Understanding the concepts and language of financial reporting
Whether you are an executive, manager or professional, you may need to evaluate a customer, plan new projects or policies, or simply deal with the financial aspects of your role. To be effective you'll want to be able to use the language of accounting.
Making the Microchip - At the Limits III is an overview of the semiconductor processing industry. This video course provides a comprehensive view of the complex manufacturing steps using non-technical terminology and analogies.
How do you successfully conduct market surveys - format, media, incentive for customers, etc.?
You can always hire an outside consultant to do it for you. The advantage is an unbiased source. Unfortunately when we do it inside our own company people sometimes say what they think we want them to say.
You don't want to farm the process out totally because you want to put some of your knowledgeable perspective on the things customers are telling you. You intimately know your own product and circumstance in a way the consultant is never going to know it. You want to add to what the consultant brings you rather than accepting it as gospel.
The qualitative aspect is as important as the quantitative. The qualitative means hearing what the respondent is saying. Sometimes the quantitative gives you one answer but it is not really what the market was saying. You get the qualitative by interacting with the respondents during the research.
When I was at Nikon we did one very good market research program. Each year our product marketing people went out and did a "Future Design Survey." We asked customers to spend 45 minutes to an hour with us, one on one, in their factory and in return we would give them back the results of that survey which covered 28-30 customers and about 60-75 engineers. They were intense, very succinct, one on one surveys. The major motivation is they would get back what everybody else in the industry was saying -in a disguised way of course - which helped them to define their future lithography strategy.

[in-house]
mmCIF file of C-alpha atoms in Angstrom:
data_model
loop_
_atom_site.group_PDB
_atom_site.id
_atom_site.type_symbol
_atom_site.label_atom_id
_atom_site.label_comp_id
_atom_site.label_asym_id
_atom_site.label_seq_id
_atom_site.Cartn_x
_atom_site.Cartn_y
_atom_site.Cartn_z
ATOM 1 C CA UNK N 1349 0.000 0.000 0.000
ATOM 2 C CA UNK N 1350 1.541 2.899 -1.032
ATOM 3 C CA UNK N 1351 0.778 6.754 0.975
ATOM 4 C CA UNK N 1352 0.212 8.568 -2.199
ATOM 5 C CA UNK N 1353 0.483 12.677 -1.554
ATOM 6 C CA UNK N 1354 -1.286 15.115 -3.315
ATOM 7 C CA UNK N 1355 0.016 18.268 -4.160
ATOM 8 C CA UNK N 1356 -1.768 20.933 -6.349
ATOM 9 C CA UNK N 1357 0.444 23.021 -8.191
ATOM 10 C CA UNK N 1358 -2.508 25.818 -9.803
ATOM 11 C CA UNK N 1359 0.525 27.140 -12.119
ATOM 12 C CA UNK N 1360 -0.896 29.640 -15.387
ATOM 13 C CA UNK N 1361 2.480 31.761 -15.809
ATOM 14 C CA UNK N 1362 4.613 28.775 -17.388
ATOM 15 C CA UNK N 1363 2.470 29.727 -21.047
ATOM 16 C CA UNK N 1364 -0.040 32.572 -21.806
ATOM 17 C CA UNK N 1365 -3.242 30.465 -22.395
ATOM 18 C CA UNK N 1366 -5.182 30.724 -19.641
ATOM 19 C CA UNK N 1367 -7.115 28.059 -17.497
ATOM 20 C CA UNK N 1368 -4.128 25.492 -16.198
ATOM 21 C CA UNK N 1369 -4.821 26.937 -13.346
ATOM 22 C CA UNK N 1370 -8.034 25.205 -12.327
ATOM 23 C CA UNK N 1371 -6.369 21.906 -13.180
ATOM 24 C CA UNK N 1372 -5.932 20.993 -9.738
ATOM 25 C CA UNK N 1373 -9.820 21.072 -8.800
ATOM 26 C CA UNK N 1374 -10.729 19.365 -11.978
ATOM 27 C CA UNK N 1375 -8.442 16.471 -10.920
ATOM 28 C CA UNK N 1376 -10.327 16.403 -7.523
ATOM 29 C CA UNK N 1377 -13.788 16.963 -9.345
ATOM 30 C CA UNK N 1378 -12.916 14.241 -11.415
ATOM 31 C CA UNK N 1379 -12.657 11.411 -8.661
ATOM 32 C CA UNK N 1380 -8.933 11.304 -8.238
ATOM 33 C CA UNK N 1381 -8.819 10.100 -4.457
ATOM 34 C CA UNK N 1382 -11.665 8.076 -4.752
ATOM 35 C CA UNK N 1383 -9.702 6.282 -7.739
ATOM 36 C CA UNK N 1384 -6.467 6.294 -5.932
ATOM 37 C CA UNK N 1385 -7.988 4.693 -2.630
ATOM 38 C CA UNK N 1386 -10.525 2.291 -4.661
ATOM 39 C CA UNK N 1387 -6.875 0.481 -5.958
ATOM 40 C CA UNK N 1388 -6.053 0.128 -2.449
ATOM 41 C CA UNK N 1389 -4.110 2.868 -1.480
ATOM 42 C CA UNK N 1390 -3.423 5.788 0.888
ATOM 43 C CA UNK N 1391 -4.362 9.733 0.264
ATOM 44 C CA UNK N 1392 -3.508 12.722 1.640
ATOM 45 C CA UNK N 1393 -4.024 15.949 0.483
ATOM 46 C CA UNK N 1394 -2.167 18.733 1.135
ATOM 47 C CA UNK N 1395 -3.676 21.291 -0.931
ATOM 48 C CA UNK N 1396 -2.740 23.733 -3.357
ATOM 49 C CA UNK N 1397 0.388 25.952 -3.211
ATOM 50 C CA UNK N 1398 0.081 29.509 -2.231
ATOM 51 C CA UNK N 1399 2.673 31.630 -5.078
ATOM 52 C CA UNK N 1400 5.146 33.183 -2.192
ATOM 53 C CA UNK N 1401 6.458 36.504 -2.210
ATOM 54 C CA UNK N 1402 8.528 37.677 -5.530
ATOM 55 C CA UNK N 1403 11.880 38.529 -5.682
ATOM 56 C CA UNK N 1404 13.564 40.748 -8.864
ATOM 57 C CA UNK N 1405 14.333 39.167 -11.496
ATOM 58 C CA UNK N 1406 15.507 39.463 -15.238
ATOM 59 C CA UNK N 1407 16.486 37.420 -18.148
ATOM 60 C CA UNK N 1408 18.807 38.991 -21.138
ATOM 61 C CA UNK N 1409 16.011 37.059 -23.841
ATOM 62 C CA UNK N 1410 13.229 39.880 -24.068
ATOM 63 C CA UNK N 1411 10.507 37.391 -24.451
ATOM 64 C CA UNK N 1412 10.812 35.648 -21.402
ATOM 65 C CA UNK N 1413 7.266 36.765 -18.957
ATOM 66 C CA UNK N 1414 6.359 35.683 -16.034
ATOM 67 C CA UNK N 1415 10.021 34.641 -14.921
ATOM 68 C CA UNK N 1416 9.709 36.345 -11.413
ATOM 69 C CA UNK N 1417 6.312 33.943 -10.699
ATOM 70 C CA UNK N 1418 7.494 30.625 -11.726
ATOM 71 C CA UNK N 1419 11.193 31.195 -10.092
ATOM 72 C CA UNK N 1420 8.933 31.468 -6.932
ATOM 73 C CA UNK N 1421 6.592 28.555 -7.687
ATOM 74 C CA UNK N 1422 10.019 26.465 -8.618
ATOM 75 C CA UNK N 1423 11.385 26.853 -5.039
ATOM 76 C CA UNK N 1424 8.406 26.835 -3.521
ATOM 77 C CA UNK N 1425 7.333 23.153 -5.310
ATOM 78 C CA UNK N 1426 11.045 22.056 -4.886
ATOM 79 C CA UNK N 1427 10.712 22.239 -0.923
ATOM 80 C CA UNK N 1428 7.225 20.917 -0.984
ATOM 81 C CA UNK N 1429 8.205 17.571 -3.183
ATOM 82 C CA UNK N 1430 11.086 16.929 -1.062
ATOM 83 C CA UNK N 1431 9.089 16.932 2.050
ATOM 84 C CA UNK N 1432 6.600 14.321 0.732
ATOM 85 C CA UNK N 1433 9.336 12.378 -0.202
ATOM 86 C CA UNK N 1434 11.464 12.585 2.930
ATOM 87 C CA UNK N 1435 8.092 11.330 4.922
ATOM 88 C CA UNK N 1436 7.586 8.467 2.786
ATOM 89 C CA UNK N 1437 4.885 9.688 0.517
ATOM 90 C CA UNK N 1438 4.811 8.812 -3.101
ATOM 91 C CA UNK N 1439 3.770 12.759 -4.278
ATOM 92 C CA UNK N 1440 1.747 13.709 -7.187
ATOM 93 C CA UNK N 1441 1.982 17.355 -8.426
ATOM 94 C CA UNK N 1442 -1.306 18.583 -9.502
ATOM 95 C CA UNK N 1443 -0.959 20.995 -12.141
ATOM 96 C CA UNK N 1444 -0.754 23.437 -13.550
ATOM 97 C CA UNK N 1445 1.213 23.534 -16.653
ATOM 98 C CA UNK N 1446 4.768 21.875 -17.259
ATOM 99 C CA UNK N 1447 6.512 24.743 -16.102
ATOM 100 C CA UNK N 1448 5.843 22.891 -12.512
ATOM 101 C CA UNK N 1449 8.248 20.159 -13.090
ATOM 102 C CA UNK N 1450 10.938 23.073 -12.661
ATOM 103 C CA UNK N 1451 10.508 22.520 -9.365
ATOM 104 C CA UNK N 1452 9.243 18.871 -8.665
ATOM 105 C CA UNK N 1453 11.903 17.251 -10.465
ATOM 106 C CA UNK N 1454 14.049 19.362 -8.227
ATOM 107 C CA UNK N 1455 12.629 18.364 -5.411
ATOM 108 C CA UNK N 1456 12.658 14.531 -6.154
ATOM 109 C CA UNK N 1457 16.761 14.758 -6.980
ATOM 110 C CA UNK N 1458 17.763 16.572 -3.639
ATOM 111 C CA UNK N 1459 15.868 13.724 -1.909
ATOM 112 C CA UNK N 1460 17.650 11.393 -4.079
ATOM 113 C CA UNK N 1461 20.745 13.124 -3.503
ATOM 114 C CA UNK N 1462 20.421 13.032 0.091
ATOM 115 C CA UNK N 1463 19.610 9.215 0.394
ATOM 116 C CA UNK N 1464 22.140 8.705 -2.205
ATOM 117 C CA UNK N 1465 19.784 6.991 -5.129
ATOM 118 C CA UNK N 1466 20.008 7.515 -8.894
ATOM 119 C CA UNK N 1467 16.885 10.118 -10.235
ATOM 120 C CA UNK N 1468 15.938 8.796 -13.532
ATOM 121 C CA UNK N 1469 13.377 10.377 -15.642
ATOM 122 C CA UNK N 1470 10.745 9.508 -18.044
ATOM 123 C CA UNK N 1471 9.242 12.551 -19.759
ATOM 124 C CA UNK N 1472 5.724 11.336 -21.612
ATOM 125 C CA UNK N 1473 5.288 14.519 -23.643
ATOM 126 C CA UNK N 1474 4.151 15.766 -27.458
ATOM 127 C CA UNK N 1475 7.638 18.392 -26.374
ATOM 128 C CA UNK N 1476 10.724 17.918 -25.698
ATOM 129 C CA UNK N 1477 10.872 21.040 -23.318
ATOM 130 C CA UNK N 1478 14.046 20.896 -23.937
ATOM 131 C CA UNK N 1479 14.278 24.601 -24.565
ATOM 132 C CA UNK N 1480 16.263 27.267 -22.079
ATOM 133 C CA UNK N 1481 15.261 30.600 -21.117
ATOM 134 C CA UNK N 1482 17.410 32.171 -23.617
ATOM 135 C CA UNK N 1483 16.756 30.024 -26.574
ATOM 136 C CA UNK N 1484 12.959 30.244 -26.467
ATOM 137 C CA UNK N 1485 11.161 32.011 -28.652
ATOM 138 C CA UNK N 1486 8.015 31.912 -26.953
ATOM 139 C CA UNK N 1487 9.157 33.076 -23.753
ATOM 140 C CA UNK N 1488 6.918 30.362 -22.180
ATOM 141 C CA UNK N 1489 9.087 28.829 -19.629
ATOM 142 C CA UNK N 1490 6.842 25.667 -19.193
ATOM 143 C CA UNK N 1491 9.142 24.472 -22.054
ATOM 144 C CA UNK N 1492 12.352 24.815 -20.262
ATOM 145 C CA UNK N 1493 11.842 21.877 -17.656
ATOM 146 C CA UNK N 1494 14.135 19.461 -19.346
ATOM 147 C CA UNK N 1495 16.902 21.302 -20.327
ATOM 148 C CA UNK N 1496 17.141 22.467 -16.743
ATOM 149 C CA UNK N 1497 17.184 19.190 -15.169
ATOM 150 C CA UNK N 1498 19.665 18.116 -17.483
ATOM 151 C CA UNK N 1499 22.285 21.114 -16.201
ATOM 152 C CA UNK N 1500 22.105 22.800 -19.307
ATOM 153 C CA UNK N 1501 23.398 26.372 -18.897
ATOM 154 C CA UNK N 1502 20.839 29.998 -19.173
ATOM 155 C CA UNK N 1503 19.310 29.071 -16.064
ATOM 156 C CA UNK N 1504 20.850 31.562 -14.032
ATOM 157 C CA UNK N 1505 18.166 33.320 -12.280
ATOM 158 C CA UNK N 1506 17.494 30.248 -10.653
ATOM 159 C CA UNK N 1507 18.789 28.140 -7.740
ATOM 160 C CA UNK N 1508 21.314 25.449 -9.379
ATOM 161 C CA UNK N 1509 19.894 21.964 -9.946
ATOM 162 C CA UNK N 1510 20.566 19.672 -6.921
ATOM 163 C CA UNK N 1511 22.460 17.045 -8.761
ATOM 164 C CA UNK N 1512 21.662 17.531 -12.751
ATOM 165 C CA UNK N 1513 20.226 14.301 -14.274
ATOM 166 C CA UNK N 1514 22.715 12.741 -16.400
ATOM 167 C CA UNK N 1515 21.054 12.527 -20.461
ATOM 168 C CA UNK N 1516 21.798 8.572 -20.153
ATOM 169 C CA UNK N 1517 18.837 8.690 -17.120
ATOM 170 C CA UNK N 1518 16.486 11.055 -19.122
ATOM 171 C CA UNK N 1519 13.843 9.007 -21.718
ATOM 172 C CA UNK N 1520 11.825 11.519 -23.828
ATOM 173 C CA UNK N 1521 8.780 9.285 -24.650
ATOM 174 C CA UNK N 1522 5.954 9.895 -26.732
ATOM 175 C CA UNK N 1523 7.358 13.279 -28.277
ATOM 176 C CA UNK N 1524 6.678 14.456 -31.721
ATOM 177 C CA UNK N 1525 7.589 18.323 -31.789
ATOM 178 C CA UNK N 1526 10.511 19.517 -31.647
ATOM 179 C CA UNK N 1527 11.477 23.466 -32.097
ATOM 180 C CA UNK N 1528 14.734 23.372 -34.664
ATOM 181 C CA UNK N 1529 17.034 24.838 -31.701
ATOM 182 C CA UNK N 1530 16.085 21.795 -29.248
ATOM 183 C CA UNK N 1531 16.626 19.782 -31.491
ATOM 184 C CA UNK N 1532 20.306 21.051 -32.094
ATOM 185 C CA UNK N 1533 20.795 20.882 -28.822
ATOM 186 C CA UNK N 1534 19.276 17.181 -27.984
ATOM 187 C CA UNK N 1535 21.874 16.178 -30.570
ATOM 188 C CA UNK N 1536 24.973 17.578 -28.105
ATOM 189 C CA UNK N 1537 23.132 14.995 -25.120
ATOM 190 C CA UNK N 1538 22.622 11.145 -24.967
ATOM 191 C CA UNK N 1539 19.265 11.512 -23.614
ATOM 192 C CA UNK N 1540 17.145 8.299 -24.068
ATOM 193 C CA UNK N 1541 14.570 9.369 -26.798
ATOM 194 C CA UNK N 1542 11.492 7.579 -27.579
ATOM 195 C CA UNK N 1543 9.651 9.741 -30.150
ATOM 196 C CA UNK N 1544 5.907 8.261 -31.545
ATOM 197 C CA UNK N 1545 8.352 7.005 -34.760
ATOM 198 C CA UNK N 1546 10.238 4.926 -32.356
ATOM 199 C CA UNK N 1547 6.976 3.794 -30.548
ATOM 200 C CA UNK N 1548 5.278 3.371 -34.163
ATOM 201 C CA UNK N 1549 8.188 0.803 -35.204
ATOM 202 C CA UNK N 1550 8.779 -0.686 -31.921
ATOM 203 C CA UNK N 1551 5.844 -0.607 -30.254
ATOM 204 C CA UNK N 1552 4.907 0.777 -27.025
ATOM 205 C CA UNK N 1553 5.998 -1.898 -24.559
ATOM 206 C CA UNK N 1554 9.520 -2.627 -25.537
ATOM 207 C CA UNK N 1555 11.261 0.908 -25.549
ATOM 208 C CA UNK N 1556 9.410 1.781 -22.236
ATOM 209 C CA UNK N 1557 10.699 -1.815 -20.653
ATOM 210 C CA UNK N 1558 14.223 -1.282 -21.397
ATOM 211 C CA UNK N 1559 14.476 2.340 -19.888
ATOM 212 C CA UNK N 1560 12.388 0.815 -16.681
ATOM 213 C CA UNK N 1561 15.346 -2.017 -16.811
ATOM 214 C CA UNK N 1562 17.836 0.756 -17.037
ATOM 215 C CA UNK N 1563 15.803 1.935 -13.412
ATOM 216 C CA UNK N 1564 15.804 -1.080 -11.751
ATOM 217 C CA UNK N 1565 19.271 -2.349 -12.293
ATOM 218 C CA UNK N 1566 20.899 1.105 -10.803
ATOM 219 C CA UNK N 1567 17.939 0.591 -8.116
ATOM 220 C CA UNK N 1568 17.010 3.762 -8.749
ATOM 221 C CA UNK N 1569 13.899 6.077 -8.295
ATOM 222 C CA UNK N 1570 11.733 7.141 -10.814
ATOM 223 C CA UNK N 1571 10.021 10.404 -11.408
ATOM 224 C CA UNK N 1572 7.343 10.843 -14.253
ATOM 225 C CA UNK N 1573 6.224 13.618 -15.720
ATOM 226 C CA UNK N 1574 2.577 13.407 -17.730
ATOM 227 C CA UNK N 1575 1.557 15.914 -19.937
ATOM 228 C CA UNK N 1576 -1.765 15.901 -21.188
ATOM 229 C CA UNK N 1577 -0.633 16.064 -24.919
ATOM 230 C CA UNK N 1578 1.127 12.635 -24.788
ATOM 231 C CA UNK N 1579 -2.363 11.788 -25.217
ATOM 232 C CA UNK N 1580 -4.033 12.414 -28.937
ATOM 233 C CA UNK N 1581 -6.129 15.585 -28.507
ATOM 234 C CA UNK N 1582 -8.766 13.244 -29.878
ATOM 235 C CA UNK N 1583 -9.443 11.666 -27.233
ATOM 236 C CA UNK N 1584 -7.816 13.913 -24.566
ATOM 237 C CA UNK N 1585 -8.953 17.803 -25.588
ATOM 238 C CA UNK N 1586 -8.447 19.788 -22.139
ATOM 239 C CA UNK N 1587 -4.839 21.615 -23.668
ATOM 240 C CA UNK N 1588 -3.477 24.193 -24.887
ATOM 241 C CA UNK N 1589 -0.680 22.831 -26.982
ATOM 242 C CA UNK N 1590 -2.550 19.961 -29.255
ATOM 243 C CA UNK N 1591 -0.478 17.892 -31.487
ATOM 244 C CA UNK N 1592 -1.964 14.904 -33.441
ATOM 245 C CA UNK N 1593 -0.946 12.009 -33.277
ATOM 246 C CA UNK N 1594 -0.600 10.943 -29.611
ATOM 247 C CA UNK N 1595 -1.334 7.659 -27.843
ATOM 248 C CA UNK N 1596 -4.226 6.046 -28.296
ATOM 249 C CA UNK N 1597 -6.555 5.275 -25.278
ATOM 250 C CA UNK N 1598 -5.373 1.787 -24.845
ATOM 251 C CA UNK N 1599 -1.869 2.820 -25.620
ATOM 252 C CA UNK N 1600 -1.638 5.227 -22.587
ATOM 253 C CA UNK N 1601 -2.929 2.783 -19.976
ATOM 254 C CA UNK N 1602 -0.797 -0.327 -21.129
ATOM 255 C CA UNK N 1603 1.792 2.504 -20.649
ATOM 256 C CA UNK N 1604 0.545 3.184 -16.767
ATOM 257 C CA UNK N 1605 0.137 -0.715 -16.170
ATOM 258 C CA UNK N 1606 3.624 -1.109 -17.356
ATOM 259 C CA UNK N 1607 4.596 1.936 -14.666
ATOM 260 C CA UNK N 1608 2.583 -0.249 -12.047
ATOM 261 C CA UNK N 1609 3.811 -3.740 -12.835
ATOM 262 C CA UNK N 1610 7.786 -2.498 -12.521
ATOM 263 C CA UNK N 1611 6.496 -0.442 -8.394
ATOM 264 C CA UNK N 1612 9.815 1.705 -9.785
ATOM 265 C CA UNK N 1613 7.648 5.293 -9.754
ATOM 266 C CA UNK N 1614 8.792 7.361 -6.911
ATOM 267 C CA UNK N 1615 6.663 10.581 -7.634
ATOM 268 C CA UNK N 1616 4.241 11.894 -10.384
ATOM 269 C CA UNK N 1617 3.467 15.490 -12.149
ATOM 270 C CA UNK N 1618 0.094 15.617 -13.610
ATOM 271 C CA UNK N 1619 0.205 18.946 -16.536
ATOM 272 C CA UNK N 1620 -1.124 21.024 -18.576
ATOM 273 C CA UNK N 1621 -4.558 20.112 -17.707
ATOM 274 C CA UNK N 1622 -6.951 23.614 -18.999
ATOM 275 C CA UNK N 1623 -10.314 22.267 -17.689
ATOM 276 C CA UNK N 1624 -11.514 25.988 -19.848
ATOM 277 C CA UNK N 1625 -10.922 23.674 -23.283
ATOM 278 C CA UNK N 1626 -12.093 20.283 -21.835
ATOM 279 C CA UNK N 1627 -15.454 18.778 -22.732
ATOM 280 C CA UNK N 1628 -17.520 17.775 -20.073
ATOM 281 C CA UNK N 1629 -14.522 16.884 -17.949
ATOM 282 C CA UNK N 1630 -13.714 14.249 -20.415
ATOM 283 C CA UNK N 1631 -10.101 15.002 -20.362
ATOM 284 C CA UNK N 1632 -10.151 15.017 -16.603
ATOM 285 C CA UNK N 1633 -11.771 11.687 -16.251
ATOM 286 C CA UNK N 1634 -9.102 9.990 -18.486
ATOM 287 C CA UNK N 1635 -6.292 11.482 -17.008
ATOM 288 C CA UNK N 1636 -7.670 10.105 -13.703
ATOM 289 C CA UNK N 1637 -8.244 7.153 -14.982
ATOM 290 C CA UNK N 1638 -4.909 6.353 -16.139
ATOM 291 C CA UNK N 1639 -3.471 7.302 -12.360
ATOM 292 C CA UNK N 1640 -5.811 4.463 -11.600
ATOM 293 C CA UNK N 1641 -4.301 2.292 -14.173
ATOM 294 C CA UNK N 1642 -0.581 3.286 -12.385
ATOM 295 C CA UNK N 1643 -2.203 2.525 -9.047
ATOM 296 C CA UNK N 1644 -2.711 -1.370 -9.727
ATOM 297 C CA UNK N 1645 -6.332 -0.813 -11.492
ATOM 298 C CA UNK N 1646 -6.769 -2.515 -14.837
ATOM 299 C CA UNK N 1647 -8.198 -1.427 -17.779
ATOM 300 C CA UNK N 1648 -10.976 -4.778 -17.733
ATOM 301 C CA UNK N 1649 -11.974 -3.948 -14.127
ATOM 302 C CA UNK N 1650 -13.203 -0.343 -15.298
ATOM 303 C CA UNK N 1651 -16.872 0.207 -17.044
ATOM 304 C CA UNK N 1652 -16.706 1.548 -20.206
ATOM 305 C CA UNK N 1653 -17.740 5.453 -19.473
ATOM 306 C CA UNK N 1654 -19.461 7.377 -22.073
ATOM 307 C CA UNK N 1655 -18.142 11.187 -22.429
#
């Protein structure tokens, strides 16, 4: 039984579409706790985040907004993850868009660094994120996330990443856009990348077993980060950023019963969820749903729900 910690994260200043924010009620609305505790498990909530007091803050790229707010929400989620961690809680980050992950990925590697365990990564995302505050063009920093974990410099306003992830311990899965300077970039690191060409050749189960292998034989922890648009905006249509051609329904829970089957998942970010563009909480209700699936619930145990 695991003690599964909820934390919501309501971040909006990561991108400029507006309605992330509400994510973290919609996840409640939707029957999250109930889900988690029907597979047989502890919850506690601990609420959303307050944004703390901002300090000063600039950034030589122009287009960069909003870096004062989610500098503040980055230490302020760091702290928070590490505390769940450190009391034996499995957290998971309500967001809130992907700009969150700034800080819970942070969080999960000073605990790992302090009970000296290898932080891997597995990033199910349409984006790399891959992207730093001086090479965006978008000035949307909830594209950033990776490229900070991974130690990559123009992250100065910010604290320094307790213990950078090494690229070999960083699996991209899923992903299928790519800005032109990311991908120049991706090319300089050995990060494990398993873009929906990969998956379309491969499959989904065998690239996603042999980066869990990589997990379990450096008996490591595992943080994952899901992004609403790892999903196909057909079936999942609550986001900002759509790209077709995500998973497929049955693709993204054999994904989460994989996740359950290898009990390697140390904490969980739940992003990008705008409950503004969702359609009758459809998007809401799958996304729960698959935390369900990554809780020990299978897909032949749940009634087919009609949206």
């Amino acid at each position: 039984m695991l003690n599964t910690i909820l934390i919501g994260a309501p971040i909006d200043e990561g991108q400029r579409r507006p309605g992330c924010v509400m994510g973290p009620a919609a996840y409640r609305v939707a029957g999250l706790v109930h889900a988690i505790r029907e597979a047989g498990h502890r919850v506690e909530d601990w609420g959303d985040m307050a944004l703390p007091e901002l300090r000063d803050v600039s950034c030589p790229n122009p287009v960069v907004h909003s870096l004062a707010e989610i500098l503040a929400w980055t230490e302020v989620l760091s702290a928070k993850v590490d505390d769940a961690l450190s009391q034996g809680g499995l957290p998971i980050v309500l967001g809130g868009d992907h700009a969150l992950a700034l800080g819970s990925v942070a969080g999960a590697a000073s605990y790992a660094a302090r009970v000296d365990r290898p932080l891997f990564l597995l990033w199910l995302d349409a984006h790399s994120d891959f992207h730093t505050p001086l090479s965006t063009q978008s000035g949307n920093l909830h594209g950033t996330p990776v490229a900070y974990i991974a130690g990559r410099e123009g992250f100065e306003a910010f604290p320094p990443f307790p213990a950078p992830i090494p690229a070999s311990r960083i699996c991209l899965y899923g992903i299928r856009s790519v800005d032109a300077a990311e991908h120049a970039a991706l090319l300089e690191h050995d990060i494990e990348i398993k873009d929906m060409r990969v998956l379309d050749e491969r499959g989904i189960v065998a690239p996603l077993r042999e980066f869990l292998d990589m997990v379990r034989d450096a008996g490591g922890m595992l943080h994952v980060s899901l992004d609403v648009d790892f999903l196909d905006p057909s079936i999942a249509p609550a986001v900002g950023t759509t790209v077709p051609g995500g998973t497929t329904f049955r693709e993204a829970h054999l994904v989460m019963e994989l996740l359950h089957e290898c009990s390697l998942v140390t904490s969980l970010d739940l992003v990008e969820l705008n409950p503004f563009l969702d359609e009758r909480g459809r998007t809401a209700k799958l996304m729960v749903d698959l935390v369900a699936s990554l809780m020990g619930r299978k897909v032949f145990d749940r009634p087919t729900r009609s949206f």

Focus Groups are another good vehicle. You get some of your key customers in the group and you hear things that you would never hear if you were sitting across the desk from them. They mentioned things about you as a vendor, performance issues, the competition and so on. It is often good to measure the value of advertising and MARCOM activities this way. The participants don't know who is the sponsor of the Focus Group and the moderator is typically asking very general questions. It usually works well.
I have two comments to make on market surveys. They can't be one way. Customers are busy and if you go in to suck them dry with question, question, question they will wonder what they are doing there. You have to start off with something that will be educational for them; or something that will catch their attention in a personal way. This allows them to meaningfully interact. Another thing is if you really want to talk about market surveys, there is really no such thing as a decent sample in our industry. You need to recognize right off the bat that the input will be biased. This is where you applications knowledge is so important so you can sort things out. Also, be careful about your sample population - it needs to be properly balanced.